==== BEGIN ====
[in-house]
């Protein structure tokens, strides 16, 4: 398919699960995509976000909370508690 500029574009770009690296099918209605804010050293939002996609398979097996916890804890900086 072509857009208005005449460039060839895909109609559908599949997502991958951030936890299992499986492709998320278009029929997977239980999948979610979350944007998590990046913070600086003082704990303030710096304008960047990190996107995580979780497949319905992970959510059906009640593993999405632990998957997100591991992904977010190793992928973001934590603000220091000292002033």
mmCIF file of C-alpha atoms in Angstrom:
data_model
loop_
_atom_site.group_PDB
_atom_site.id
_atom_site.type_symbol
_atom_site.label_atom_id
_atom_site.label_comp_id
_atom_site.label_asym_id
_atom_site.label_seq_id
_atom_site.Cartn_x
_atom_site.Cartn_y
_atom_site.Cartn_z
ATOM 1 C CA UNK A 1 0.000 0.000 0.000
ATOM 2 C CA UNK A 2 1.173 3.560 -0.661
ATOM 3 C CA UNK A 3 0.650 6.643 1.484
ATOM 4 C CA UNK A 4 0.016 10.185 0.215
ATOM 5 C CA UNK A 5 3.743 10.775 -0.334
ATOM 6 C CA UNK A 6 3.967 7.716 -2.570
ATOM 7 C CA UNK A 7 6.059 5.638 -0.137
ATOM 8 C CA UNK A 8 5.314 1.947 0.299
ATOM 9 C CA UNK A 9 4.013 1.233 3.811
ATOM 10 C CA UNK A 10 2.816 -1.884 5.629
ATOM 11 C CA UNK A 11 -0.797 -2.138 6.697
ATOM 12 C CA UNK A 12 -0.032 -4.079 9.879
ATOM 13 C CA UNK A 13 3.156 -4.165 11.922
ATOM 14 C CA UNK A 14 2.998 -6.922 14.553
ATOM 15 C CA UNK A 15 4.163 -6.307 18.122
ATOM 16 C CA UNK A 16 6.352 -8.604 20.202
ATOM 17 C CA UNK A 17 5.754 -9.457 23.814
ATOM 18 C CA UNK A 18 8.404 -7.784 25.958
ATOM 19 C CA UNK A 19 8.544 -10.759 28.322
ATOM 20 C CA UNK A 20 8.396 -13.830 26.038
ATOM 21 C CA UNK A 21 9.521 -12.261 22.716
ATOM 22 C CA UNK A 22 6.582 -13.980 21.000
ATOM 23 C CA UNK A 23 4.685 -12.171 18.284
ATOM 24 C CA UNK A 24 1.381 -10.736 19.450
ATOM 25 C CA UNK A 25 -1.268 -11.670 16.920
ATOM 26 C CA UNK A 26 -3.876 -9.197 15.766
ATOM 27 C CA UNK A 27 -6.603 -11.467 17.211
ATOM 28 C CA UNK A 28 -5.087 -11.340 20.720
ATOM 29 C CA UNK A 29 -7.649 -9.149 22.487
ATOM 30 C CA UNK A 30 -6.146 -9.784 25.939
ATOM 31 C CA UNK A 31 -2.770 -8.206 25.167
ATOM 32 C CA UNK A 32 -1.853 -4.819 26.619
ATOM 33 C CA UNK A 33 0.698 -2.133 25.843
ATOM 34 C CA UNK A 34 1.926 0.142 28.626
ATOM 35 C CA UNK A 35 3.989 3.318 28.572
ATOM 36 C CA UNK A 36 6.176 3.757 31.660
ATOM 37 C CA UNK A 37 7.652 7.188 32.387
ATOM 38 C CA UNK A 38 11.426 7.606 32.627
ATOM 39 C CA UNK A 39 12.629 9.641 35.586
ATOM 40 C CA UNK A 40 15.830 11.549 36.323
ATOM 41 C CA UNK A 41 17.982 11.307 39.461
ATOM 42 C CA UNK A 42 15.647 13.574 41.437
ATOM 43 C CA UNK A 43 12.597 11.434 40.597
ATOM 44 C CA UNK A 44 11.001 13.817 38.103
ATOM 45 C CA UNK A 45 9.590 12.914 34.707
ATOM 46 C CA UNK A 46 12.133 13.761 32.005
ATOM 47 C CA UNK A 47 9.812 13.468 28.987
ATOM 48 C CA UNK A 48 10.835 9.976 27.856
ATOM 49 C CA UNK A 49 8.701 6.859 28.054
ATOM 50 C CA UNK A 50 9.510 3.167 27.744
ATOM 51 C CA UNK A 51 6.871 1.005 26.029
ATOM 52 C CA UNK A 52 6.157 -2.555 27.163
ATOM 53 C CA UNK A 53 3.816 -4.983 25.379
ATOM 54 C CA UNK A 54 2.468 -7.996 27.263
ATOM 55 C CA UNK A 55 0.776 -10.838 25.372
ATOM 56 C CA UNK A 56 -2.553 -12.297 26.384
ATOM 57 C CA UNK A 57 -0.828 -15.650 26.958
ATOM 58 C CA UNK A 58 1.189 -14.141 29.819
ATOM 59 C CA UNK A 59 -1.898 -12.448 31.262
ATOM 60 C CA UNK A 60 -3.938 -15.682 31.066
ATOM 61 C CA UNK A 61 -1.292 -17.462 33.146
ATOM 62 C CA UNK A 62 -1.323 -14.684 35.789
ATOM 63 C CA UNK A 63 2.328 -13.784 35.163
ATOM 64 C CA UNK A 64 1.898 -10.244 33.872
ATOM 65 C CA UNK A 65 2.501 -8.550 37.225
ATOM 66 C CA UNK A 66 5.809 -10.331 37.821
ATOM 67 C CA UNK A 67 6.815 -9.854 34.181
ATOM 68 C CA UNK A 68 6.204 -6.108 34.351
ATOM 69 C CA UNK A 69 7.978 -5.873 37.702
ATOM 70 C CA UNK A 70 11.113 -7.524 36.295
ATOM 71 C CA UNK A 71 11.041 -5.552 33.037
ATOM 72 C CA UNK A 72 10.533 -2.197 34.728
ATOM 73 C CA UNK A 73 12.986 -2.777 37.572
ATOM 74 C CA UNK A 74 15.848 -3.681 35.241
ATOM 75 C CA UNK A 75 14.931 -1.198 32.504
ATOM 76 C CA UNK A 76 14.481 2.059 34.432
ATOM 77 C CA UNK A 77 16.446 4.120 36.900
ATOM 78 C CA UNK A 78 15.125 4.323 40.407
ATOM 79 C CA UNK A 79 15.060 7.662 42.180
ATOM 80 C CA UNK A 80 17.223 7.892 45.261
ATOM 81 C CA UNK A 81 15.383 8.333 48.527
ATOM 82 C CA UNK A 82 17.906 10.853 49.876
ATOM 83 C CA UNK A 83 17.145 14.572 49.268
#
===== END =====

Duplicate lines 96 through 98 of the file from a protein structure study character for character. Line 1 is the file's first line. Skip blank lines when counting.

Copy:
ATOM 81 C CA UNK A 81 15.383 8.333 48.527
ATOM 82 C CA UNK A 82 17.906 10.853 49.876
ATOM 83 C CA UNK A 83 17.145 14.572 49.268